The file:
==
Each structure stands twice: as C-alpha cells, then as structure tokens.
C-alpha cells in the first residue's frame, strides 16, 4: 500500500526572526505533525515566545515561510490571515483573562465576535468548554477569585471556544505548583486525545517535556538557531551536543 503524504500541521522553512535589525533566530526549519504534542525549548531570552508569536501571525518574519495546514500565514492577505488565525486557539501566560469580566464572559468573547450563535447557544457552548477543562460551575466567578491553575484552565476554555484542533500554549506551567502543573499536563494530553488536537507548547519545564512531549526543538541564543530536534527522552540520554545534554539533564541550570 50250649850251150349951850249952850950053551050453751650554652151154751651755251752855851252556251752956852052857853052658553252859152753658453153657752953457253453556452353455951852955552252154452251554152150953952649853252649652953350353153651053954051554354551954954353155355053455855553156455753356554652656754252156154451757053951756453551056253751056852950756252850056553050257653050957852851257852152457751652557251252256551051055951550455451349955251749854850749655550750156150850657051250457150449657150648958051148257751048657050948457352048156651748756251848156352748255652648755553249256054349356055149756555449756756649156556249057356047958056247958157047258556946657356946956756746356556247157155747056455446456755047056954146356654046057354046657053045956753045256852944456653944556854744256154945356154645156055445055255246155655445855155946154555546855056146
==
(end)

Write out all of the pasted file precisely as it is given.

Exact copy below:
Each structure stands twice: as C-alpha cells, then as structure tokens.
C-alpha cells in the first residue's frame, strides 16, 4: 500500500526572526505533525515566545515561510490571515483573562465576535468548554477569585471556544505548583486525545517535556538557531551536543 503524504500541521522553512535589525533566530526549519504534542525549548531570552508569536501571525518574519495546514500565514492577505488565525486557539501566560469580566464572559468573547450563535447557544457552548477543562460551575466567578491553575484552565476554555484542533500554549506551567502543573499536563494530553488536537507548547519545564512531549526543538541564543530536534527522552540520554545534554539533564541550570 50250649850251150349951850249952850950053551050453751650554652151154751651755251752855851252556251752956852052857853052658553252859152753658453153657752953457253453556452353455951852955552252154452251554152150953952649853252649652953350353153651053954051554354551954954353155355053455855553156455753356554652656754252156154451757053951756453551056253751056852950756252850056553050257653050957852851257852152457751652557251252256551051055951550455451349955251749854850749655550750156150850657051250457150449657150648958051148257751048657050948457352048156651748756251848156352748255652648755553249256054349356055149756555449756756649156556249057356047958056247958157047258556946657356946956756746356556247157155747056455446456755047056954146356654046057354046657053045956753045256852944456653944556854744256154945356154645156055445055255246155655445855155946154555546855056146